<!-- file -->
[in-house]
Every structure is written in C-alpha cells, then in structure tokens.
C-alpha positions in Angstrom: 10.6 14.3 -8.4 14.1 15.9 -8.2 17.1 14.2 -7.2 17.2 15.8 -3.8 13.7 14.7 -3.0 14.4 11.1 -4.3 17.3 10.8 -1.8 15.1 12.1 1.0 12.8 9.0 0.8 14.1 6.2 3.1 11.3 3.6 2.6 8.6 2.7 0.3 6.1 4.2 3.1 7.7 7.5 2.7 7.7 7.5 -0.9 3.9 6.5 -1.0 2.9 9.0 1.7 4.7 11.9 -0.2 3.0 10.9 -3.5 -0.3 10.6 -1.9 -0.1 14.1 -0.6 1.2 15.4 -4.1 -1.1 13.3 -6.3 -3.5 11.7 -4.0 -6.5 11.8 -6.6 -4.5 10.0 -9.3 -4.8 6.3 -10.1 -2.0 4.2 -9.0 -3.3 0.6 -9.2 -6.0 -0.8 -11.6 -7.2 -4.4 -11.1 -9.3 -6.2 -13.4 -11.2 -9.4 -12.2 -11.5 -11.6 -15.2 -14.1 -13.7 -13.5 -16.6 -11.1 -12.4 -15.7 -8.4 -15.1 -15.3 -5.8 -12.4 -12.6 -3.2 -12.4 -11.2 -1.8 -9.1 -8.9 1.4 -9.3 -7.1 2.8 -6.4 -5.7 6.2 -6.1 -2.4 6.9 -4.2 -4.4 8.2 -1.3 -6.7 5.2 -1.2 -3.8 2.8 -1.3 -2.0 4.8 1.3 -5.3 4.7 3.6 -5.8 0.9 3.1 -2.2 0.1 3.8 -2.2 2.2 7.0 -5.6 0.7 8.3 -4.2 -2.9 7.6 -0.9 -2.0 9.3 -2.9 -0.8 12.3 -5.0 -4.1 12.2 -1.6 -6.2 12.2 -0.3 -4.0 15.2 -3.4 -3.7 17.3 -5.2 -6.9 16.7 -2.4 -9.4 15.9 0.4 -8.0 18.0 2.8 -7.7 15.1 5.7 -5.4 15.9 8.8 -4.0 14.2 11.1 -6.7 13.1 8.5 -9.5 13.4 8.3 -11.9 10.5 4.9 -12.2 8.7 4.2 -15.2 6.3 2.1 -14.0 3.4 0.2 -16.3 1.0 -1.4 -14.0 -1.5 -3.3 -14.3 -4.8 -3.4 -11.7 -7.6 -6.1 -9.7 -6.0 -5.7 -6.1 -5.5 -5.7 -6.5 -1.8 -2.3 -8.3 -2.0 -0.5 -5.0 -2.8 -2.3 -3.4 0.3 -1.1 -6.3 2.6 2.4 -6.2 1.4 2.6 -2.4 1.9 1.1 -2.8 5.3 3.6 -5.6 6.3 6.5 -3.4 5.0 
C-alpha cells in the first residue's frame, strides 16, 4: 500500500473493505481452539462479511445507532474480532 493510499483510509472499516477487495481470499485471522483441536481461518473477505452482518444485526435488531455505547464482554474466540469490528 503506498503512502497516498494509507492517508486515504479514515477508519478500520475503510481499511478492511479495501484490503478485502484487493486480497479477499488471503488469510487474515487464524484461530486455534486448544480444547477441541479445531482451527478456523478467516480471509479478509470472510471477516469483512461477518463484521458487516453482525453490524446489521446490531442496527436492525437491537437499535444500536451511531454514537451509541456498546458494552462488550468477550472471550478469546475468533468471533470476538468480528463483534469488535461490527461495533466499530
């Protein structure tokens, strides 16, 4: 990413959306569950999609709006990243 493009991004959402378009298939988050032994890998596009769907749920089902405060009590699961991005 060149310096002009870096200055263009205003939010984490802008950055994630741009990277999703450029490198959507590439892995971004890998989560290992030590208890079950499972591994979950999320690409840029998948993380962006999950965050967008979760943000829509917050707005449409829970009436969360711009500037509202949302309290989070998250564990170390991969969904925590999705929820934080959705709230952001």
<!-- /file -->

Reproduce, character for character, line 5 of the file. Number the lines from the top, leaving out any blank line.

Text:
């Protein structure tokens, strides 16, 4: 990413959306569950999609709006990243 493009991004959402378009298939988050032994890998596009769907749920089902405060009590699961991005 060149310096002009870096200055263009205003939010984490802008950055994630741009990277999703450029490198959507590439892995971004890998989560290992030590208890079950499972591994979950999320690409840029998948993380962006999950965050967008979760943000829509917050707005449409829970009436969360711009500037509202949302309290989070998250564990170390991969969904925590999705929820934080959705709230952001």